America's Foreclosed Pets

It is our philosophical and economical responsibility to continue saving animals even in spite of a, well, "ruff" financial market.
This post was published on the now-closed HuffPost Contributor platform. Contributors control their own work and posted freely to our site. If you need to flag this entry as abusive, send us an email.

The number of foreclosures on U.S. properties was 46% higher in March 2009 than it was a year earlier. Among other problems, this trend -- and the country's recession -- has given rise to a heart-breaking new breed: foreclosure pets. Dogs, cats, horses, and birds are abandoned, left to fend for themselves after their owners take off without taking them along -- or placing them in shelters. These animals, bereft of human caretakers, are basically left to perish.

It is our philosophical and economical responsibility to continue saving animals even in spite of a, well, "ruff" financial market. In 1999, I started Animal Fair magazine and Web site, dedicated to promoting fairness to animals, responsible breeding and animal rescue. Our annual events have raised thousands of dollars for local shelters across the country.

One alpha dog, however, was recently elected to the global stage, simultaneously addressing the economy and animal rescue.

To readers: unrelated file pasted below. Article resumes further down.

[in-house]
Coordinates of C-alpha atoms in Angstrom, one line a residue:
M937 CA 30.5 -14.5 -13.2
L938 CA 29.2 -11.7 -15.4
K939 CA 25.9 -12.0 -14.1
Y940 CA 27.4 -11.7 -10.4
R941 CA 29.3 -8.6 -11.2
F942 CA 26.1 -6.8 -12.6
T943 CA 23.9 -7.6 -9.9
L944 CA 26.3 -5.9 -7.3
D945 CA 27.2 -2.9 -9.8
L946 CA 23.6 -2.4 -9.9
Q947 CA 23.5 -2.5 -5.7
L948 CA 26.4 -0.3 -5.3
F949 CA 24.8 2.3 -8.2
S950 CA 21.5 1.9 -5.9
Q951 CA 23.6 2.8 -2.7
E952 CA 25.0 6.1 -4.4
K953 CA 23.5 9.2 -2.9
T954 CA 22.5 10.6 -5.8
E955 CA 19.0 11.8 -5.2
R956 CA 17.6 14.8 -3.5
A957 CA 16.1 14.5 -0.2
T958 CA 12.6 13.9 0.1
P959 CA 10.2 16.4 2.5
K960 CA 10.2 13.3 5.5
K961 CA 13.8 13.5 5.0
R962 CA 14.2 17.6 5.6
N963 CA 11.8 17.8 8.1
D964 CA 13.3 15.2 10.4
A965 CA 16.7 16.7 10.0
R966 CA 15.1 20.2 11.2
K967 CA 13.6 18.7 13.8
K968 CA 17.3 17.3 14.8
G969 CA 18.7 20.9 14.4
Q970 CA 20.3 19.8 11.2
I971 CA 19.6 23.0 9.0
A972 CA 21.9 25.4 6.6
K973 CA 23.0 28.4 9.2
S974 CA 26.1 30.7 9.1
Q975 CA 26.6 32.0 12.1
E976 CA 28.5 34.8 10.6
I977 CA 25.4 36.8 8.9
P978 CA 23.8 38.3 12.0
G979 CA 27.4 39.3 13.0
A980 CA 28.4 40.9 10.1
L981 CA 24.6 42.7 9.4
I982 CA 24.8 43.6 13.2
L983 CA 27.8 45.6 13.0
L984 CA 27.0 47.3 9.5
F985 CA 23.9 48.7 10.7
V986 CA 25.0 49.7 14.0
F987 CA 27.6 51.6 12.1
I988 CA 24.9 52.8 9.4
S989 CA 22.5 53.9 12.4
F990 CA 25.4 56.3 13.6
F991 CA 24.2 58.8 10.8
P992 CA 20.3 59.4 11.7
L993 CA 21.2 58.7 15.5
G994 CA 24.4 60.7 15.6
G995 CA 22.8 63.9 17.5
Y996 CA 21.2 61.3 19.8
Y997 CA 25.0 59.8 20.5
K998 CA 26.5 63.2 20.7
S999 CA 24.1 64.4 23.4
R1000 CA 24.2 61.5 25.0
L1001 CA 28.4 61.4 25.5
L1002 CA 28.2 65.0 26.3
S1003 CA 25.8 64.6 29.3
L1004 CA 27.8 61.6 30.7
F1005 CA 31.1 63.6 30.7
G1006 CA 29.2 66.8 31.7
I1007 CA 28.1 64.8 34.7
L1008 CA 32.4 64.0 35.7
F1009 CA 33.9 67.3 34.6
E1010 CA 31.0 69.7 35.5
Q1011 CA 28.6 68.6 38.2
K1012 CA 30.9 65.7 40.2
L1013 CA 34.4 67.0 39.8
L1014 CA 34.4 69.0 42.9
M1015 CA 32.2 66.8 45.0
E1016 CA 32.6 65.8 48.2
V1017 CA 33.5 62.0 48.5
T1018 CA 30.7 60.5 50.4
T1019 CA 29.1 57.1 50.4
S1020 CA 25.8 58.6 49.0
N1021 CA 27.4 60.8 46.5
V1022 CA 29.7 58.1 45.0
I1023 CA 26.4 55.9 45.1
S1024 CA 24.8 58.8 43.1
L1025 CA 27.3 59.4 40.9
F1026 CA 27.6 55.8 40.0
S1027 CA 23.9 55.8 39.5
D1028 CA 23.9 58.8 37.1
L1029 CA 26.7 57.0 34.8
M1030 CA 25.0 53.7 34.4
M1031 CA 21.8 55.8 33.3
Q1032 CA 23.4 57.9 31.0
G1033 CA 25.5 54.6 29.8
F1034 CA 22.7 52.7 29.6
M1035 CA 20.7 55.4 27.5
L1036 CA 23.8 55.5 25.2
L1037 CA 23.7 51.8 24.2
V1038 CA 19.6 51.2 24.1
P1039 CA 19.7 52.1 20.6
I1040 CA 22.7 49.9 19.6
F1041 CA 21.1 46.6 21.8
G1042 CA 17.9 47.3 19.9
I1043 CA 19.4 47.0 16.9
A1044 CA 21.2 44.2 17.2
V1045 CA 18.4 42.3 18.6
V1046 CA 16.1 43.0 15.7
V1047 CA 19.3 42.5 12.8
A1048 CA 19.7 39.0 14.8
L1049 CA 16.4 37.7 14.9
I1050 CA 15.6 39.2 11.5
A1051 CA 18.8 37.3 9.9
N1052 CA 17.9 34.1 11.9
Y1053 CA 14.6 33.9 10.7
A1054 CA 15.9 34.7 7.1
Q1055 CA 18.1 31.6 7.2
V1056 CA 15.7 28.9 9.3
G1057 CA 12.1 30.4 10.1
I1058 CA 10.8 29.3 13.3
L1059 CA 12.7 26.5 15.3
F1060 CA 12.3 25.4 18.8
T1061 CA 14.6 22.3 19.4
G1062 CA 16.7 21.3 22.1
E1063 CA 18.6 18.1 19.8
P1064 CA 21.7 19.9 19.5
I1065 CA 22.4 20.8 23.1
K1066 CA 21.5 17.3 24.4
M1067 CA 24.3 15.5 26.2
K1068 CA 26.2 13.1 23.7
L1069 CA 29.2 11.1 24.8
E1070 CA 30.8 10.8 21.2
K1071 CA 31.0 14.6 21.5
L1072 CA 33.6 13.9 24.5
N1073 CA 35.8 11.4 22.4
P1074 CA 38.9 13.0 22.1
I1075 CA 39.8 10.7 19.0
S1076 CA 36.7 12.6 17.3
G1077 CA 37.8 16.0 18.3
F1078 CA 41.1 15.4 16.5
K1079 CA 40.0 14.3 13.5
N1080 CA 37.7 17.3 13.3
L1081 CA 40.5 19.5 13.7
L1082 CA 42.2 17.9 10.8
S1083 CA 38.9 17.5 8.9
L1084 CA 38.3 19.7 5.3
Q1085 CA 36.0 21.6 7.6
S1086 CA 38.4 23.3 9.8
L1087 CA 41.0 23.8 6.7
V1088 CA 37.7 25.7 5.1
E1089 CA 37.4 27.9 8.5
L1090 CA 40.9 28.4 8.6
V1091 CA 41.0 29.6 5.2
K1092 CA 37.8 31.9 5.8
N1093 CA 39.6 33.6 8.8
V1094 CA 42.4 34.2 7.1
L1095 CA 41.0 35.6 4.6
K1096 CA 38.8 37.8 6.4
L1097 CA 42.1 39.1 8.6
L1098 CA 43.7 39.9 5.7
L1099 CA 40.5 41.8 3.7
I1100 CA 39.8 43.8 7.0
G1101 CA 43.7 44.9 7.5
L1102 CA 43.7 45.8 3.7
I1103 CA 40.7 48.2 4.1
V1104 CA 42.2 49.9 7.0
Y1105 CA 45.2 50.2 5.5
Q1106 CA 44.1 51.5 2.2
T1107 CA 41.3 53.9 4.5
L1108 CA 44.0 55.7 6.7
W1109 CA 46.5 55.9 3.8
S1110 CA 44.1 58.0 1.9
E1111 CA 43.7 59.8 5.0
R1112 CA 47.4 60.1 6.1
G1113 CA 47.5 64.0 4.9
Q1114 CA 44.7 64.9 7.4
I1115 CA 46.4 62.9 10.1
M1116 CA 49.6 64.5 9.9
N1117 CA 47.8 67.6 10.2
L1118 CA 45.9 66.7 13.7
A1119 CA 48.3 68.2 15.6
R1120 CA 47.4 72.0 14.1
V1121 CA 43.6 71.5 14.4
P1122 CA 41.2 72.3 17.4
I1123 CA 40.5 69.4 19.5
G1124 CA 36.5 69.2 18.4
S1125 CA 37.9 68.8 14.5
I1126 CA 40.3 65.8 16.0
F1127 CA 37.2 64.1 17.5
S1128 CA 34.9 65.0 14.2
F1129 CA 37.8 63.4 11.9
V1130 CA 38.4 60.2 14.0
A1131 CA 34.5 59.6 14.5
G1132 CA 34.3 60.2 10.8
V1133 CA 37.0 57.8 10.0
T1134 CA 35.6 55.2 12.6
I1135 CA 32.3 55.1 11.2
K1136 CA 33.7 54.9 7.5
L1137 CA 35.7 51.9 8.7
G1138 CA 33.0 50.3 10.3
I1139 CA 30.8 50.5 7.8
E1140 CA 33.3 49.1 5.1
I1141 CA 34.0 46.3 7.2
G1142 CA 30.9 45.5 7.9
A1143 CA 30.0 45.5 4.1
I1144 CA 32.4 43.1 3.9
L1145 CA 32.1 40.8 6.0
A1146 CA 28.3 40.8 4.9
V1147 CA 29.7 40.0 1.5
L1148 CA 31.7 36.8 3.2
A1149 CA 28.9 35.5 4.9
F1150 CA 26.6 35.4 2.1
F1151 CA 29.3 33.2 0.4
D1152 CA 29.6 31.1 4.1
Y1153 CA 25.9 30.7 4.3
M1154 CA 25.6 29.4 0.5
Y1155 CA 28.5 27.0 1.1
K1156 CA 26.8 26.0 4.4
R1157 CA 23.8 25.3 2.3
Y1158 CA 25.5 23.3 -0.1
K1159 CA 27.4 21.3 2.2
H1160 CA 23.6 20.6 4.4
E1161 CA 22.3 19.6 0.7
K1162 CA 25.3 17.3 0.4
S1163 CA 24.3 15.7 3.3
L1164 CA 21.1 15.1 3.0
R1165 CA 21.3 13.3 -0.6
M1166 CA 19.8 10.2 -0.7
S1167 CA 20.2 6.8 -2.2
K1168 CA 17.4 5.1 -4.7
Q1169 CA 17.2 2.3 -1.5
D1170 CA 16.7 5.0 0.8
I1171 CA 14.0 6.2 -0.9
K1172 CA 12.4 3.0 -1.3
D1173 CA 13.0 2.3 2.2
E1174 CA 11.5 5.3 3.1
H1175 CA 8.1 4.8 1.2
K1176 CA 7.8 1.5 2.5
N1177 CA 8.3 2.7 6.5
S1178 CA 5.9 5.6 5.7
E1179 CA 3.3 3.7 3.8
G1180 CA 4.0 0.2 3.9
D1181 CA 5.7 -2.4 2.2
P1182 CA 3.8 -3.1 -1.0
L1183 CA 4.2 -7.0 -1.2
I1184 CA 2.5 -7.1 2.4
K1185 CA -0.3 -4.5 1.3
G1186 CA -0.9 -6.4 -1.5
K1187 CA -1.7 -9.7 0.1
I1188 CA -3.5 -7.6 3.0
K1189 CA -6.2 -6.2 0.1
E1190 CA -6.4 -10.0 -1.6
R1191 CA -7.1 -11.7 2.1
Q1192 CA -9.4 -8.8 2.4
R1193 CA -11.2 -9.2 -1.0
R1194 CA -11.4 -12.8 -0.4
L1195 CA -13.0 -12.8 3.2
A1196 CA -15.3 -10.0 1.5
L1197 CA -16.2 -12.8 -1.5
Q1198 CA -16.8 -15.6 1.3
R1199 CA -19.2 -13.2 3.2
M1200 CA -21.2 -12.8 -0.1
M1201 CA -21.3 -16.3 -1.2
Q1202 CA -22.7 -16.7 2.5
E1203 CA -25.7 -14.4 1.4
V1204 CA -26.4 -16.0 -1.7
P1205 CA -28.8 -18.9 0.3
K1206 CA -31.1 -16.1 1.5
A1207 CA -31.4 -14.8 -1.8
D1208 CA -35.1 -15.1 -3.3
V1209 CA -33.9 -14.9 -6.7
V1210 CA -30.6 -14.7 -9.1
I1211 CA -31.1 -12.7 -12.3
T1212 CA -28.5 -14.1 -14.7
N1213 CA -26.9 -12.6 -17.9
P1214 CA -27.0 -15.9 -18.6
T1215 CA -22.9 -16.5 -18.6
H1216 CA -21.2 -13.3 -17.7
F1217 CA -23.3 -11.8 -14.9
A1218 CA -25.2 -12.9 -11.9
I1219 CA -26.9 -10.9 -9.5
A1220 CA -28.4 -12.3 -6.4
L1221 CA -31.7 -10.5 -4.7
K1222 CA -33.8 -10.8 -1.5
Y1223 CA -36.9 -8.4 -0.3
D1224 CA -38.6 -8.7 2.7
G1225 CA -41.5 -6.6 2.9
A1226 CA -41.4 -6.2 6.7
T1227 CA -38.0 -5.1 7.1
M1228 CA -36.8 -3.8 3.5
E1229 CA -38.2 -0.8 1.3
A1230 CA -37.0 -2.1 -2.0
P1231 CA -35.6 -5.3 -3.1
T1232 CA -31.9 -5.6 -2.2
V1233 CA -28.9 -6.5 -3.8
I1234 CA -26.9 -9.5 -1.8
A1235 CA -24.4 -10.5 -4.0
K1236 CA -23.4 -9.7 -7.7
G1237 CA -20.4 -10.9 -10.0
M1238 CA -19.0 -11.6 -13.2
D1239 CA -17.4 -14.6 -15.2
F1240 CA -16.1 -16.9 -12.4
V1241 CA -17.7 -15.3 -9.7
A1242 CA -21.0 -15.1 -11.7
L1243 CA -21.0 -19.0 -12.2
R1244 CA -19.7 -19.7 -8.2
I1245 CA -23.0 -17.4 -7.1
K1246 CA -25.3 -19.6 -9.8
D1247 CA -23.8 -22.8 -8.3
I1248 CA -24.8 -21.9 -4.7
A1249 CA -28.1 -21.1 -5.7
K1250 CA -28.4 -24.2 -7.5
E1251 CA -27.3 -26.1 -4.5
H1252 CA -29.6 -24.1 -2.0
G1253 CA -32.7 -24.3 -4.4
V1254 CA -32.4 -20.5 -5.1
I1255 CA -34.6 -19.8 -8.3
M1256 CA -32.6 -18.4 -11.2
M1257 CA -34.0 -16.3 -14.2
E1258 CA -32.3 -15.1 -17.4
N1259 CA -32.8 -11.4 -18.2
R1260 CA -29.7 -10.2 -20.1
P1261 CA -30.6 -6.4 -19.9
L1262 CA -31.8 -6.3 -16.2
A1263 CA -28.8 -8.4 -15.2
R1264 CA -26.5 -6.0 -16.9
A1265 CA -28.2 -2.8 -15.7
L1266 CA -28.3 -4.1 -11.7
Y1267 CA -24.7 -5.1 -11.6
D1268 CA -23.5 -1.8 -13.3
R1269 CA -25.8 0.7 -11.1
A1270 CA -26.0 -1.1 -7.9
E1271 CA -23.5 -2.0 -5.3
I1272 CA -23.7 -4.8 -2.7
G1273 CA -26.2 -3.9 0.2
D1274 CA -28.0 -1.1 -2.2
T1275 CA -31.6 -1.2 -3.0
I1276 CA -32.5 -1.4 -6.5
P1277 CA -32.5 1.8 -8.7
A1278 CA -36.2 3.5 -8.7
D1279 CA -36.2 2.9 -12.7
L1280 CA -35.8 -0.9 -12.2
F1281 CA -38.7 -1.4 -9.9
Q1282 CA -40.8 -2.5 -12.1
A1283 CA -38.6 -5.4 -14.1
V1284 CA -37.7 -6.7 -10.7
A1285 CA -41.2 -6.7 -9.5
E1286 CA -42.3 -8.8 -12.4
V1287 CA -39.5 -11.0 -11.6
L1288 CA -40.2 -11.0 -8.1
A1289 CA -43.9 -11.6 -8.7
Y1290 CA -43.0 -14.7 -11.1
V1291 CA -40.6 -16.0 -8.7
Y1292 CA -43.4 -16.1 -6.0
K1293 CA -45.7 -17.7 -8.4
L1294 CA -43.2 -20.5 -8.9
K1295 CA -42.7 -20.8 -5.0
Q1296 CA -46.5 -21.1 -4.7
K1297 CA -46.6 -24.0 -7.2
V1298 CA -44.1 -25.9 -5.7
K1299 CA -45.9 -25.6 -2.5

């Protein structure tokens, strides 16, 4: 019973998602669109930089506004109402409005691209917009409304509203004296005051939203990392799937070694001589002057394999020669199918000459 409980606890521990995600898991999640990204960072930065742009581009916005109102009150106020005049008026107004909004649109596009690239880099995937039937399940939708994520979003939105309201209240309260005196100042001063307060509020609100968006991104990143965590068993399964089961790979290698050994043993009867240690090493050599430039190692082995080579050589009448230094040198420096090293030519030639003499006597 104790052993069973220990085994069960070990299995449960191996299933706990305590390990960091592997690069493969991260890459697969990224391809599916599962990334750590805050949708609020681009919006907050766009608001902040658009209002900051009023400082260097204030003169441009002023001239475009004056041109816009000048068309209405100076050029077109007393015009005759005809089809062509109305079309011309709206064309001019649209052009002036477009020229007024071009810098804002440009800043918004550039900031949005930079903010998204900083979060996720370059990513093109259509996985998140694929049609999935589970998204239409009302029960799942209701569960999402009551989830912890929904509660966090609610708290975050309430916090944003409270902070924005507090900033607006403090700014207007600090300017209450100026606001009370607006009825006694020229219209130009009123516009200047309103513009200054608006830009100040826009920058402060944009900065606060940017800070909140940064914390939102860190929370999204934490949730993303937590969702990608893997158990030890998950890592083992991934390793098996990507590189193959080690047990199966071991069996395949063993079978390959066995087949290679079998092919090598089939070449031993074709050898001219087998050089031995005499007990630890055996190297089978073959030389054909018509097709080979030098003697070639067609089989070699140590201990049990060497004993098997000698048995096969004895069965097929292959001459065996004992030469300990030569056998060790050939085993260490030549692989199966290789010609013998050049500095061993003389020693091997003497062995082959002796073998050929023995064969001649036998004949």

When Barack Obama took office, he promised to pass a monetary stimulus package to jump-start the sagging economy and to find a hypoallergenic, child-friendly dog -- preferably from a shelter -- for his daughters, Malia and Sasha.

Although the Obamas didn't end up adopting from a shelter, they did rescue a second-chance Portuguese water dog, named him Bo, and gave him the opportunity to live in a very big White House. But other pets haven't been so lucky. Animals nationwide are increasingly becoming homeless casualties of the recession.

When the door closes on these pets for the last time, a variety of unfortunate situations can occur. They are abandoned without food or water. Fleas attack. They are left to breed uncontrollably. Even when authorities discover these poor animals, they are often too injured, dehydrated, starved or sick to be saved.

Just a few of hundreds of reported foreclosure cases affecting animals have made it into the news: 20 birds abandoned in Ohio; 24 horses left on a ranch in Oklahoma; still more horses seen wandering the Florida Everglades and coal mines in Kentucky when desperate owners set them loose to scavenge on their own. Authorities in Cincinnati even discovered over 50 abandoned cats.

If they are found, these helpless animals are often brought to rescue shelters across the nation. But these facilities are rapidly becoming overburdened. That's just one more reason why Americans must step up during these tough economic times, dig deep into our hearts and extend a hand whenever we can.